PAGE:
These energies with which the … Source of heavenly guidance hath endowed the reality of man lie, however, latent within him, even as the flame is hidden within the candle and the rays of light are potentially present in the lamp. The radiance of these energies may be obscured by worldly desires even as the light of the sun can be concealed beneath the dust and dross which cover the mirror. Neither the candle nor the lamp can be lighted through their own unaided efforts, nor can it ever be possible for the mirror to free itself from its dross. It is clear and evident that until a fire is kindled the lamp will never be ignited, and unless the dross is blotted out from the face of the mirror it can never represent the image of the sun nor reflect its light and glory. – Gleanings from the Writings of Baha’u’llah
So, the inculcation of virtue happens in the Covenant’s nurturing nest, where the egg hatches for real, where the world is revealed for what it is, and where virtue invites us to serve the Earth and to ascend to heaven.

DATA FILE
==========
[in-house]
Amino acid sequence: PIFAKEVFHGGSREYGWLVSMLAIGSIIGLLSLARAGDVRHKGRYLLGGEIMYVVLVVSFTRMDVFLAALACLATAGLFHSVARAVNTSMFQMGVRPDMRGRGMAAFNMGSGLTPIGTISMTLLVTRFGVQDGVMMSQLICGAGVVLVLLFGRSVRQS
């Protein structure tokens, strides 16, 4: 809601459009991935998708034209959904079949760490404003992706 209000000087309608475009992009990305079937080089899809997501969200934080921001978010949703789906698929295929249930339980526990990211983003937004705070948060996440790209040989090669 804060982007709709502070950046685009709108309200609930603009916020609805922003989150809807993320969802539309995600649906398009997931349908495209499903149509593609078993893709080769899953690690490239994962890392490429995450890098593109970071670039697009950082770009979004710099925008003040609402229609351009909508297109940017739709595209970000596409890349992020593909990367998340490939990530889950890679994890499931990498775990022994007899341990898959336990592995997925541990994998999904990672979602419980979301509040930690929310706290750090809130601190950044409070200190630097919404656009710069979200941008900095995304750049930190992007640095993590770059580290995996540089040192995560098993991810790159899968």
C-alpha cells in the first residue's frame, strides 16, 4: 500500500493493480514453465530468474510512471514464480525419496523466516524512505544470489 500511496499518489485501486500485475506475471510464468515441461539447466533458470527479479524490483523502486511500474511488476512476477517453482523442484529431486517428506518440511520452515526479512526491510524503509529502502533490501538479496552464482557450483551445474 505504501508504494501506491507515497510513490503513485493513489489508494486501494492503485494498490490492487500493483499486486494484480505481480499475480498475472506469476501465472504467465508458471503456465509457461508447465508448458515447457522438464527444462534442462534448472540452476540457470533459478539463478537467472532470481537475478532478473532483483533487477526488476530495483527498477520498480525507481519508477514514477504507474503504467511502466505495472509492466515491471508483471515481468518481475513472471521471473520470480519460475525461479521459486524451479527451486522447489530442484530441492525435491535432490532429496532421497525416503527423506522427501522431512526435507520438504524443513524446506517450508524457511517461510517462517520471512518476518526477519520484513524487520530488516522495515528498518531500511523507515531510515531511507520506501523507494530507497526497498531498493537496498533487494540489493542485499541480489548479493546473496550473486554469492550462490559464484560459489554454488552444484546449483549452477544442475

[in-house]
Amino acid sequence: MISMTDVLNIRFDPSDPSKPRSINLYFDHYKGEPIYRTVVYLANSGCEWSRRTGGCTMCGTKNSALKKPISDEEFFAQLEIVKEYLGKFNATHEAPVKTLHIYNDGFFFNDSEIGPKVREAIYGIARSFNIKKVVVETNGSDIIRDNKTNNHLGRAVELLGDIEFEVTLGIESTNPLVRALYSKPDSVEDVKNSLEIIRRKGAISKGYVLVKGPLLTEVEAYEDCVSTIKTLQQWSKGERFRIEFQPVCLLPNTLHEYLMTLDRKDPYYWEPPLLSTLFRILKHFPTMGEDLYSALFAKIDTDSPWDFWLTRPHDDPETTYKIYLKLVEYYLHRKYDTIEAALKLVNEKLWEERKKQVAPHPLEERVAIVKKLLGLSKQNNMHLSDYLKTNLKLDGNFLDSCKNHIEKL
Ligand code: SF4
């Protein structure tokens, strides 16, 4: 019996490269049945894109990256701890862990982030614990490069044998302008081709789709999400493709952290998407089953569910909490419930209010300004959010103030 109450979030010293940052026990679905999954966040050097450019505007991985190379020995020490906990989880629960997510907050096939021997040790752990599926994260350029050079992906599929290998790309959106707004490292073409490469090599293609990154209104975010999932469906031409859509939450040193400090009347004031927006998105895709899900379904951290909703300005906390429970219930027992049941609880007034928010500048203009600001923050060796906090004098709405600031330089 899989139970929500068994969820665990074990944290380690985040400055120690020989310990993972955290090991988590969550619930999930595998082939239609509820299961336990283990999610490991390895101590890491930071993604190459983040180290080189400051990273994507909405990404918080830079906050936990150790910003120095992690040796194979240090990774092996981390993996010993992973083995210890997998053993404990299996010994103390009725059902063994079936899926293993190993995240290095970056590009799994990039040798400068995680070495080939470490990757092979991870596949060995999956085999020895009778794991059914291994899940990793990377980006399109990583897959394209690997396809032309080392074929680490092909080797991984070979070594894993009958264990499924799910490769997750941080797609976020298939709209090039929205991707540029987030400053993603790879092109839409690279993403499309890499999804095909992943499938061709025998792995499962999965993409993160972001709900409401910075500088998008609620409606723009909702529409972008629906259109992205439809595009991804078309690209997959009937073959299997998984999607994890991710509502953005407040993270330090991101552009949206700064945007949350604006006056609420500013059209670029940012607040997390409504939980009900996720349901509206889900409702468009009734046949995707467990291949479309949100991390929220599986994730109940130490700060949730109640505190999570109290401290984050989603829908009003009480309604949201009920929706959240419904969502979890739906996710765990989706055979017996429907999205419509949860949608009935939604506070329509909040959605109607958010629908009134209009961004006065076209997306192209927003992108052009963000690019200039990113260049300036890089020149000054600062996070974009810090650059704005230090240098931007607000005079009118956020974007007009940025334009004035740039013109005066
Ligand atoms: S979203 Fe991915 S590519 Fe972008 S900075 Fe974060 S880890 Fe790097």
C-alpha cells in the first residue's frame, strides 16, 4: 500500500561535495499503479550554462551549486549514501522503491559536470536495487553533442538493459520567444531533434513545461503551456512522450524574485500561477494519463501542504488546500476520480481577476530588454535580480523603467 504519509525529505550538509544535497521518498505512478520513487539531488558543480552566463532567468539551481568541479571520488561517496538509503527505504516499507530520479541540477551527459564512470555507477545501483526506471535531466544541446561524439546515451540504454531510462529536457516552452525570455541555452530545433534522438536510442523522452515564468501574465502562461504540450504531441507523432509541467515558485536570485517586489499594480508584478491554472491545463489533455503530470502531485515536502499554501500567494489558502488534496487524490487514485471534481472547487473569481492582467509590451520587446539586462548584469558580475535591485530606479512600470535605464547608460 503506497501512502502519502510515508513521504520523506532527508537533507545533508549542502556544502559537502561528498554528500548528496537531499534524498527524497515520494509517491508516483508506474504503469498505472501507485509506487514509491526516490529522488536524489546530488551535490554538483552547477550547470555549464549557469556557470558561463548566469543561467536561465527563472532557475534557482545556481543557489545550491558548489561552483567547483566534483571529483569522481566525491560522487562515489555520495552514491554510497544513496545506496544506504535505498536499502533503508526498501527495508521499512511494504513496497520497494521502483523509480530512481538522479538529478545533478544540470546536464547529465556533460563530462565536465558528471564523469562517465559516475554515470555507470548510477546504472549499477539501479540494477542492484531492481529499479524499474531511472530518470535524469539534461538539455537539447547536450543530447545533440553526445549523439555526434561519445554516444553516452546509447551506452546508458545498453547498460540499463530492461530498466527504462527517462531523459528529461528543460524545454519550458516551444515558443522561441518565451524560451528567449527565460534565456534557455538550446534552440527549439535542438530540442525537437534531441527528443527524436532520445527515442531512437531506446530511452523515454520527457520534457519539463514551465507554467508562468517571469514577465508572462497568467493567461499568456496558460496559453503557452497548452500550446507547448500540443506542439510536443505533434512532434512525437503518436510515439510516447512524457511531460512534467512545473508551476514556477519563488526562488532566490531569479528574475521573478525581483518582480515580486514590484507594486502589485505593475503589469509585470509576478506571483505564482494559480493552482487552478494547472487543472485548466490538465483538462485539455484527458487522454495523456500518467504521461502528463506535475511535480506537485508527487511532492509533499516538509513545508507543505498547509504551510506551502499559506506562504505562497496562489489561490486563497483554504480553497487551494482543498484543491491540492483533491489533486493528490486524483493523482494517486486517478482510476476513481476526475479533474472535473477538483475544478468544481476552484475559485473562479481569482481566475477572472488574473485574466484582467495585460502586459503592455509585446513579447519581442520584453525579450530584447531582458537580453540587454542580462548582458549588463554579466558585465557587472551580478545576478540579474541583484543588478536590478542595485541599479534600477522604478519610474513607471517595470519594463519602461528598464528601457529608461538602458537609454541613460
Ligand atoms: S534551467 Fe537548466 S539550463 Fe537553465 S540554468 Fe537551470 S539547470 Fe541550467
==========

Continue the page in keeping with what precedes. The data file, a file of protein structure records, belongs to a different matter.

It is not child’s play to learn to fly. It is perhaps the most harrowing transit of all, across the thresholds of heart and head, body and soul. It requires courage and faith, until one’s eagle’s eye and falcon’s focus is secured.
Virtues are the key, those gentle but profound substances of the soul, increments of the Holy Spirit. They are the pipes and passageways, the seemingly hollow and insignificant bones of the bird which make flight possible.
Even secular psychoanalyst Erik Erikson insightfully named virtue as the ignition point of “ego synthesis,” that is, of the coherent personality itself. He understood hope, will, purpose, competence, fidelity, care, love, and wisdom as virtues that interweave, vertically, creating an alternating current of private and public, love and knowledge, around which spiritual identity coheres until, surprisingly and sometimes in spite of ourselves, we rise.